Guns N’ Roses at PH Arena: Rousing, expansive, historic
Axl Rose, Slash, Duff McKagan and the rest of Guns N’ Roses’ present incarnation performed like a well-oiled machine Nov. 11 at the Philippine Arena–with Rose pausing only after the first part of a three-hour show to greet the crowd with a shy-sounding “How ya doin’?”
Rose, the American band’s controversial frontman notorious in the past for tardiness and unpredictable behavior, personified professionalism and showmanship.
Belying his age and excess weight, the 56-year-old lead singer was all over the stage — running, dancing and egging on the audience to enjoy the experience of an authentic rock ’n’ roll gig. His shrilly pipes — which defined heavy metal’s signature vocals pioneered by Led Zeppelin — was intact.
Slash, the band’s lead guitarist who, along with bassist McKagan, is back in GNR after parting ways with Rose in 1991, played with ferocity and passion. Wearing a creepy “Tales From the Black Lagoon” T-shirt, Slash’s solos were marked by speed but didn’t lose the spirit of spontaneity.
McKagan’s keeping time sounded effortless. Introduced by Rose for a spot number on a cover of The Misfits’ “Attitude,” McKagan–who resembled David Bowie in his later years–began with a hilarious spiel: “Manila, ta**ina!”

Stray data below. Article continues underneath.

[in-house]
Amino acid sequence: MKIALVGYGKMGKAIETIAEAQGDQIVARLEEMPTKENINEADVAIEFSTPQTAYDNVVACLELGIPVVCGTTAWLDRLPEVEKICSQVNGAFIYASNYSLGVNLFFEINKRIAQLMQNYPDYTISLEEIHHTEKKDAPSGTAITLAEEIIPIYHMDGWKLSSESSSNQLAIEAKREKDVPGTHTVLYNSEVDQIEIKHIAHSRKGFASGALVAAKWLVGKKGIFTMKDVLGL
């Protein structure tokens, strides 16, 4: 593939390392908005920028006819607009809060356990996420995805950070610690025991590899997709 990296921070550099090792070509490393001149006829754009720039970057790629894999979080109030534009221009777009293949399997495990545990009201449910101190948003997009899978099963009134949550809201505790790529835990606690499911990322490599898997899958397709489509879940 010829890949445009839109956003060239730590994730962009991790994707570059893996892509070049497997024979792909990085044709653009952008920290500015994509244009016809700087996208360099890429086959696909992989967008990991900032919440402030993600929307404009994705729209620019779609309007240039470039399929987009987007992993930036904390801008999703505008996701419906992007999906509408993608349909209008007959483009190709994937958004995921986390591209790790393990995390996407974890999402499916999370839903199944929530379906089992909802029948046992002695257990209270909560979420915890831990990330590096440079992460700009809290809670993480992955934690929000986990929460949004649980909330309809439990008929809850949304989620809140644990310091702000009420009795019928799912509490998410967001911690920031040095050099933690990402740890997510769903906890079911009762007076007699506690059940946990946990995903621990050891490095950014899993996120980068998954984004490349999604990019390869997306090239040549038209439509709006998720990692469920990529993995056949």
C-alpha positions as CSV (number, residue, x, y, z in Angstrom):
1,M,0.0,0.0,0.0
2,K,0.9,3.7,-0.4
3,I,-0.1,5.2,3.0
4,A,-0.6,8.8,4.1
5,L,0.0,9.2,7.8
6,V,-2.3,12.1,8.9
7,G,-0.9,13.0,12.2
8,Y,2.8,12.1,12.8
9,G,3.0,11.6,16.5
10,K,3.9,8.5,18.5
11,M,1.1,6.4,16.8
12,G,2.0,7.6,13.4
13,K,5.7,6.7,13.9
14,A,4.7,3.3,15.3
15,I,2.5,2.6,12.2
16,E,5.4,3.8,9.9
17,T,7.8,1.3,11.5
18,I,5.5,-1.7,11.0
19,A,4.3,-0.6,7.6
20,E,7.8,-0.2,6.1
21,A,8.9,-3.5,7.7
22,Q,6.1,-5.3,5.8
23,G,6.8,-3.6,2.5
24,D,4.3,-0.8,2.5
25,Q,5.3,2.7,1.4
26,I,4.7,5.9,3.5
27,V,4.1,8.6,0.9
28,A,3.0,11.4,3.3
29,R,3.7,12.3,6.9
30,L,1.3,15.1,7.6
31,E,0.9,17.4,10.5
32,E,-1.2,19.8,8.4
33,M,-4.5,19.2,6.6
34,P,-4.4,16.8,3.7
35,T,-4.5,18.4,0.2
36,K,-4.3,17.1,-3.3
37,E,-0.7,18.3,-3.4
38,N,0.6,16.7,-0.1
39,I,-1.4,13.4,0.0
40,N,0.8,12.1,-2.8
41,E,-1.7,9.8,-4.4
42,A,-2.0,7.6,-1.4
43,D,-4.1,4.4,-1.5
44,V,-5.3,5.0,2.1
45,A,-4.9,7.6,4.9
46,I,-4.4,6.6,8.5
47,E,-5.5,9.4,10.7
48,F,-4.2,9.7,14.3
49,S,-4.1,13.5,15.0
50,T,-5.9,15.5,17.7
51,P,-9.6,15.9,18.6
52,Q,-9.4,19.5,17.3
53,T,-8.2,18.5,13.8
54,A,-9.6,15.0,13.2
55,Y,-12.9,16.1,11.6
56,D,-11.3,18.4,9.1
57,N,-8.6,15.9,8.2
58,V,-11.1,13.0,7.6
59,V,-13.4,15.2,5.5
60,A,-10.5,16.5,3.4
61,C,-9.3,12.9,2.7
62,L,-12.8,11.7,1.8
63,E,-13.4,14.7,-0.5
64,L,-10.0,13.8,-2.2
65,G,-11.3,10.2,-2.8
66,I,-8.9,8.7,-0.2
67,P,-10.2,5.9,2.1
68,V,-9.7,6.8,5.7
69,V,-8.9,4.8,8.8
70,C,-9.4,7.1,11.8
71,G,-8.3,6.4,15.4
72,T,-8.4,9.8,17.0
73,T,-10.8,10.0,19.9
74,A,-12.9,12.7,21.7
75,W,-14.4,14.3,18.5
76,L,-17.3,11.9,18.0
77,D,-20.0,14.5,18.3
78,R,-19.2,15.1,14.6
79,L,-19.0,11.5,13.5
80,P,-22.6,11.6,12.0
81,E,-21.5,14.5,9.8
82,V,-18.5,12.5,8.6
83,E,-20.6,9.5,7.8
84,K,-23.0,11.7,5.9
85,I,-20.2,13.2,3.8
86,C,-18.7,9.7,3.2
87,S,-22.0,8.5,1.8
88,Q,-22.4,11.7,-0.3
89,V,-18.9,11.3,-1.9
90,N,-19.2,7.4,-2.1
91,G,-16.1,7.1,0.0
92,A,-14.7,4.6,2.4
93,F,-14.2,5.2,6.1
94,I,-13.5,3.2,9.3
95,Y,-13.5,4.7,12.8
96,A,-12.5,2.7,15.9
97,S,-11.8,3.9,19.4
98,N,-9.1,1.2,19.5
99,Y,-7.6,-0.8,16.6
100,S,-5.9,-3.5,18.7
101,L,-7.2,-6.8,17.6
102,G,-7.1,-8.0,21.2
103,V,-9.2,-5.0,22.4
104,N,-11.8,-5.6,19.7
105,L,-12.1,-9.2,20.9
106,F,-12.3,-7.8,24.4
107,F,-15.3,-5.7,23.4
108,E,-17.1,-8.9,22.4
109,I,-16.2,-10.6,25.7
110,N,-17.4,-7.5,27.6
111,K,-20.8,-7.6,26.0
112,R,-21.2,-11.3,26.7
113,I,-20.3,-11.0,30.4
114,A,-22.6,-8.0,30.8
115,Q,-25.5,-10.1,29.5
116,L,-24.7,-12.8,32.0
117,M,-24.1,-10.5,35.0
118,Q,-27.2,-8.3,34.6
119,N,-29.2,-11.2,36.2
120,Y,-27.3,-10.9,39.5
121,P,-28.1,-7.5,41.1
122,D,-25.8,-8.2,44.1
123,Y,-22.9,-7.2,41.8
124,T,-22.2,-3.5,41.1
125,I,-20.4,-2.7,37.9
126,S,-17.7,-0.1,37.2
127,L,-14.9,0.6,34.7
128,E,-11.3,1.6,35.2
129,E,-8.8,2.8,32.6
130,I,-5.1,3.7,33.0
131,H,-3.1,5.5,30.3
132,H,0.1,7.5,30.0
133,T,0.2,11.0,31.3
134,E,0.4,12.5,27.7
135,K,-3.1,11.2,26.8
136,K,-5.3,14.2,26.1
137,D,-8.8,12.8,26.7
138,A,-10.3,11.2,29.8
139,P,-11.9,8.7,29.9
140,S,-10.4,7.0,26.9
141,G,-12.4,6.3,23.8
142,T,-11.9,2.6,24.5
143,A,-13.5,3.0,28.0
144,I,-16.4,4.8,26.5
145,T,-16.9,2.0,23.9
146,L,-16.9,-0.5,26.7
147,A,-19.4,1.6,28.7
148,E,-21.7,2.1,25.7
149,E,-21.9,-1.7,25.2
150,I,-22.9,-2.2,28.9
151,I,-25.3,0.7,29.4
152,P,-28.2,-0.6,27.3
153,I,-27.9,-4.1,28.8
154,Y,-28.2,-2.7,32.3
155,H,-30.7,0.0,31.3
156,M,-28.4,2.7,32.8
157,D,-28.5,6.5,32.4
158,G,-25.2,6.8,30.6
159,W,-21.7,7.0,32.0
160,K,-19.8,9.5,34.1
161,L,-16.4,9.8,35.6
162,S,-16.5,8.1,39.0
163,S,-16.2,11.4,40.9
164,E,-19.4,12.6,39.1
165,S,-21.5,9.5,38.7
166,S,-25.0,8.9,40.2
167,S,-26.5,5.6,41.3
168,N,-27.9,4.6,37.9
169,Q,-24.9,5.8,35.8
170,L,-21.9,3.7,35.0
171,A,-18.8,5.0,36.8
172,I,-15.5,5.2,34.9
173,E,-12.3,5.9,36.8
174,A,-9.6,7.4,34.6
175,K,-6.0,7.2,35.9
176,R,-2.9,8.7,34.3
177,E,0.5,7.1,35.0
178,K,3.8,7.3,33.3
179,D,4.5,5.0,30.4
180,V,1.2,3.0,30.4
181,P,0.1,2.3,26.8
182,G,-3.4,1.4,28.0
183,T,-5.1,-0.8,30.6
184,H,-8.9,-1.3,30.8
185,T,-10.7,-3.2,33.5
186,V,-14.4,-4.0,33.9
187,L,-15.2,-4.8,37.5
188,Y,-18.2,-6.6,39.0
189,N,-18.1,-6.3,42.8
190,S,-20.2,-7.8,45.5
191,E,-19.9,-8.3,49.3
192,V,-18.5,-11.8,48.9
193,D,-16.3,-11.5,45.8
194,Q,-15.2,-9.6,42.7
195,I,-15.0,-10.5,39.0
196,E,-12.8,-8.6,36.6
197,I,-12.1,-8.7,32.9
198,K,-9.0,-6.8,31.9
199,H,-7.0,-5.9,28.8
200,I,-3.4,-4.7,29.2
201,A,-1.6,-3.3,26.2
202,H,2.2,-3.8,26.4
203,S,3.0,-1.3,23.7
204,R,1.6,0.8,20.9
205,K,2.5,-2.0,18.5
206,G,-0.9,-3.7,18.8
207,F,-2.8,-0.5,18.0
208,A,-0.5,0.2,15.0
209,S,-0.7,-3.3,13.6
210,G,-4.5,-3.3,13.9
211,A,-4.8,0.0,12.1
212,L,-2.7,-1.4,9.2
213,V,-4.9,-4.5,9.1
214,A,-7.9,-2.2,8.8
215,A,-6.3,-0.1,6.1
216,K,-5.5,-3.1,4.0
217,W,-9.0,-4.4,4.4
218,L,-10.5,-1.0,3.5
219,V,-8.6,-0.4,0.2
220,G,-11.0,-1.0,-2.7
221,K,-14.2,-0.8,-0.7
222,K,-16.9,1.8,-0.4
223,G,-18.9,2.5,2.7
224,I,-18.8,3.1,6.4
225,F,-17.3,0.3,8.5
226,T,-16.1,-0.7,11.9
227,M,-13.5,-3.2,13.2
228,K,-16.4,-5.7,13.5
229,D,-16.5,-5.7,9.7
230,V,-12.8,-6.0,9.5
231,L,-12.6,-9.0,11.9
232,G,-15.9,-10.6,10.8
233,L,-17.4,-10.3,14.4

Richard Fortus played rhythm and second lead guitar with confidence, at times looking like Ron Wood of the Rolling Stones while sporting a black tee printed with the name of British punk band The Damned.
The combination of long-time GNR keyboardist Dizzy Reed, drummer Frank Ferrer and new member, second keyboardist Melissa Reese, created a thick layer of sound for GNR, which was just right for an enormous venue like the Philippine Arena.
The audience, all looking pumped up with excitement and energy hours before showtime, erupted in cheers upon hearing GNR hits especially “Welcome to the Jungle,” “Sweet Child O’ Mine” and “November Rain.” But the more serious fans were doubly delighted with the band’s covers of Wings’ “Live and Let Die,” Velvet Revolver’s “Slither,” Soundgarden’s “Black Hole Sun,” Bob Dylan’s “Knockin’ on Heaven’s Door,” The Who’s “Seeker” and parts of Pink Floyd’s “Wish You Were Here.”
Even the more senior members of the audience were thrilled to hear Rose paying tribute to Glen Campbell via “Wichita Lineman,” and Slash surprising the unsuspecting with an instrumental version of “Speak Softly Love,” the theme from “The Godfather.”
In a nutshell, this concert was rousing, expansive and historic. Its significance lies in two aspects: The 45,000-strong crowd is, by far, the biggest ticket-selling attendance at the Philippine Arena in recent years, and the show is part of GNR’s ongoing “Not In This Lifetime” tour–said to be the fourth highest grossing tour of all time, with box-office receipts reaching almost $500 million to date.
The concert, a first-time collaboration between MMI Live and Prestige Worldwide, deserves a follow-up. Paul McCartney, perhaps?
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